Performing clinical diagnosis in settings where diagnostic studies are limited will be challenging. Physical examination skills should be honed and improved.  
Systems-based Practice: 
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Acquires knowledge about the relationship of the tertiary-care facility in a low-income country torural clinics and district hospitals--a vital aspect of this rotation.
-Observes how a faith-based institution works cooperatively with the governmental system as well as with nongovernmental agencies such as PEPFAR.
-Appreciates the issues raised by resource-challenged management of surgical problems in the out-patient and in-patient setting in a tertiary-care facility that may be many hours or even days distant from the patient’s home or support system.
-Learns how the most accessible facility in a low-income country is asked to handle every type of medical disease or emergency regardless of its capabilities or resources and the challenges of referral.
 
Patient Care, Technical and Communications Skills Milestones:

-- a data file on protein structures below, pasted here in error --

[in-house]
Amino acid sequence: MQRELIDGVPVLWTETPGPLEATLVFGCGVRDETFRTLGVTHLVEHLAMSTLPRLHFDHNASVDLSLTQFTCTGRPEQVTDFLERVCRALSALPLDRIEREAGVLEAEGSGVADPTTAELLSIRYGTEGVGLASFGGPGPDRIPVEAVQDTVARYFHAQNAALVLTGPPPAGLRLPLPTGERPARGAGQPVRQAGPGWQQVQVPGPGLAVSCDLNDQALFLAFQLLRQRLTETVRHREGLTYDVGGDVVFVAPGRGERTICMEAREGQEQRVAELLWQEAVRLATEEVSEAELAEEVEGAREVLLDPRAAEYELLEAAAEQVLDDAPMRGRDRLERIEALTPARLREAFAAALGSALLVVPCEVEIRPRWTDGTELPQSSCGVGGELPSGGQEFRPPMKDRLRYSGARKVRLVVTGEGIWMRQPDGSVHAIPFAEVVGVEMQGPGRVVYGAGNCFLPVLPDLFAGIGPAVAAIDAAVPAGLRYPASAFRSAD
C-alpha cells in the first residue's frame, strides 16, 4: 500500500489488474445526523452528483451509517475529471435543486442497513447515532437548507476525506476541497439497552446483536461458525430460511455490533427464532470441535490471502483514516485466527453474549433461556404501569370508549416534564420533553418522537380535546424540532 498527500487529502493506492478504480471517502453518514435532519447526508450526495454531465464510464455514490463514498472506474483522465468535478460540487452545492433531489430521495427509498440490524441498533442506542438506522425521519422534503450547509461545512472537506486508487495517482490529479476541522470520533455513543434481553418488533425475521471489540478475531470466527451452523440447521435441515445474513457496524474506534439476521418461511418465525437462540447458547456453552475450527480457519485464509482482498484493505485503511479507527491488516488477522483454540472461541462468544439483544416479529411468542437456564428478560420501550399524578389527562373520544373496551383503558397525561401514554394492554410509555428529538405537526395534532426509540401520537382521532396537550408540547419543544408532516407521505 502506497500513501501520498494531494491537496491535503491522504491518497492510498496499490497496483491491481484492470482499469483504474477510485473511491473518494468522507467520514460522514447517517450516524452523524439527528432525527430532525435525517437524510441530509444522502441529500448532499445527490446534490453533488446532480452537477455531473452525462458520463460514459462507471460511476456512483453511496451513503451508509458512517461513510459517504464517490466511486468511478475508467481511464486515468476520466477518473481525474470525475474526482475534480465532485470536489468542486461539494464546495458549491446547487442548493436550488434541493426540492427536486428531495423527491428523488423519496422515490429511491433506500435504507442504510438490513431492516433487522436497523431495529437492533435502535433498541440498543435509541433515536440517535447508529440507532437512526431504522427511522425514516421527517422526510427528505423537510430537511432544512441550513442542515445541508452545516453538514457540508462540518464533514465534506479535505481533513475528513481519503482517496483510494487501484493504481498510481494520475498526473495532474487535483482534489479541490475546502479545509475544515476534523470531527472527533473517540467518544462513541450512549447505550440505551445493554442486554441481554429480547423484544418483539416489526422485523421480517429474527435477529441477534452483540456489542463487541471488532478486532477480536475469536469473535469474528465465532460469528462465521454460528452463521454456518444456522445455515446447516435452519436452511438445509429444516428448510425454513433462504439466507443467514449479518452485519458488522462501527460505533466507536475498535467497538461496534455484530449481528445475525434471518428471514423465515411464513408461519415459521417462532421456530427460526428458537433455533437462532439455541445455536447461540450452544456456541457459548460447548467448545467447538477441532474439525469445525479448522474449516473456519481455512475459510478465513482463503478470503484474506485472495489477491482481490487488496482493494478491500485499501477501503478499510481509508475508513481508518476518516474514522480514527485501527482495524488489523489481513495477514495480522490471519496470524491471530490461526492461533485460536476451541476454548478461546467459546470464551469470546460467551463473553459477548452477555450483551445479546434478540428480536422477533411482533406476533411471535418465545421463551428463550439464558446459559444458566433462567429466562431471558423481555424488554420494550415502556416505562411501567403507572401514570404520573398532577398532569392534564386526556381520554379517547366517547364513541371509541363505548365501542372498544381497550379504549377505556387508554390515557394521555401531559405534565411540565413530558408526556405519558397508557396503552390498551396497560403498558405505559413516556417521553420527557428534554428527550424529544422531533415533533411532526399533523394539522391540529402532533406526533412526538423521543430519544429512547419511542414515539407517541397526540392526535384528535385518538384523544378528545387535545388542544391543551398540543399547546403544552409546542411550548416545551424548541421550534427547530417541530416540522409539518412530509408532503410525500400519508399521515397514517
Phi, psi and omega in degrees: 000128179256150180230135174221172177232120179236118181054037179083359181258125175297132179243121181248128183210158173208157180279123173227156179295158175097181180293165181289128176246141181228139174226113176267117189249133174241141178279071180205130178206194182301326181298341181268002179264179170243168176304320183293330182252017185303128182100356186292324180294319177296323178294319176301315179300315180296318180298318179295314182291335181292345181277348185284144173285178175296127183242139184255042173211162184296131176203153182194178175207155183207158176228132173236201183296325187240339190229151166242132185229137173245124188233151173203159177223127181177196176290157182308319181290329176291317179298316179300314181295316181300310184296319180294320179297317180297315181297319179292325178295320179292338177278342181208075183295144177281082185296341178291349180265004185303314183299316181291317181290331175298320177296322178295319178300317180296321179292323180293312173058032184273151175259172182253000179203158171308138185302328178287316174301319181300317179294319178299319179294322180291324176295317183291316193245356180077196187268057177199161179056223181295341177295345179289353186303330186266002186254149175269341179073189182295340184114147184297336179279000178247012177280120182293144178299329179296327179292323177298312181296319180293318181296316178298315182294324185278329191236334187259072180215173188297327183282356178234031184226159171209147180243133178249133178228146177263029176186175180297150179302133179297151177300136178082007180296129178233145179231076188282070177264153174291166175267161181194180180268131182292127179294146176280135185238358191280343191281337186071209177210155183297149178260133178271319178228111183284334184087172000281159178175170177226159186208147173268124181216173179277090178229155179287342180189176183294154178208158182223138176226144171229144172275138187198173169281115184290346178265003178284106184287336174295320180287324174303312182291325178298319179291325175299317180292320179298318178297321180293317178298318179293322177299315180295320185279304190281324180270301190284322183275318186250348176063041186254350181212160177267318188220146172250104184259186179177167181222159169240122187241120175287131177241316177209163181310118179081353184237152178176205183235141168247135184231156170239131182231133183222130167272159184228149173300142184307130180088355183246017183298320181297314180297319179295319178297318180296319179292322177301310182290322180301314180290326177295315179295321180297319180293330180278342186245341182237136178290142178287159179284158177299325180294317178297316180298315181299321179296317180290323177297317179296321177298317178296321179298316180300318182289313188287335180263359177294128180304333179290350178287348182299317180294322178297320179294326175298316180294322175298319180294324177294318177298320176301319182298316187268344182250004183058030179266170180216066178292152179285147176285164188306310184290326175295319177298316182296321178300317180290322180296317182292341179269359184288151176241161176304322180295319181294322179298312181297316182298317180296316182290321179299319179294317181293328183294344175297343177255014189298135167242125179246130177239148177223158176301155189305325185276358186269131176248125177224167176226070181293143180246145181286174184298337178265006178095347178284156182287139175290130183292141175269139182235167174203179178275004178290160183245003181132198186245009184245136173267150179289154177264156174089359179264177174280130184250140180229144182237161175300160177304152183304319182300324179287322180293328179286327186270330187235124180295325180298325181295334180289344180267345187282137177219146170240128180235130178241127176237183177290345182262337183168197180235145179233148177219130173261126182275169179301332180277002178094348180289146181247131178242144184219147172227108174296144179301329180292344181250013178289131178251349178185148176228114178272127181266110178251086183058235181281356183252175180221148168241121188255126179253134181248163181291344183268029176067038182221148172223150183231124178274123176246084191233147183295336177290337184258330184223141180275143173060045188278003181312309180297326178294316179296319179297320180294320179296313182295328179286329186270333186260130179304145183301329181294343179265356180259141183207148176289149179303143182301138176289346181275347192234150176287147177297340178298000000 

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Consistently practices respectful and culturally-appropriate communication and interpersonal relationships with patients, families, colleagues and hospital staff
-Participates in a broad range of medical care including anesthesia, ob-gyn, surgical specialties, etc.
-Presents effectively at teaching conferences
-Is able to participate in clinical decisions in the outpatient sector when requested or when appropriate
-Demonstrates critical care and inpatient management skills when requested or when appropriate
-Performs level-appropriate operations with supervision if no Kenyan trainee is available

Evaluation:  Supervising faculty will evaluate the performance of each resident using these goals and objectives as the foundation through the New Innovations system within the Vanderbilt IT structure.  In turn, each resident will evaluate the rotation and supervising faculty through New Innovations
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*Millennium Development Goals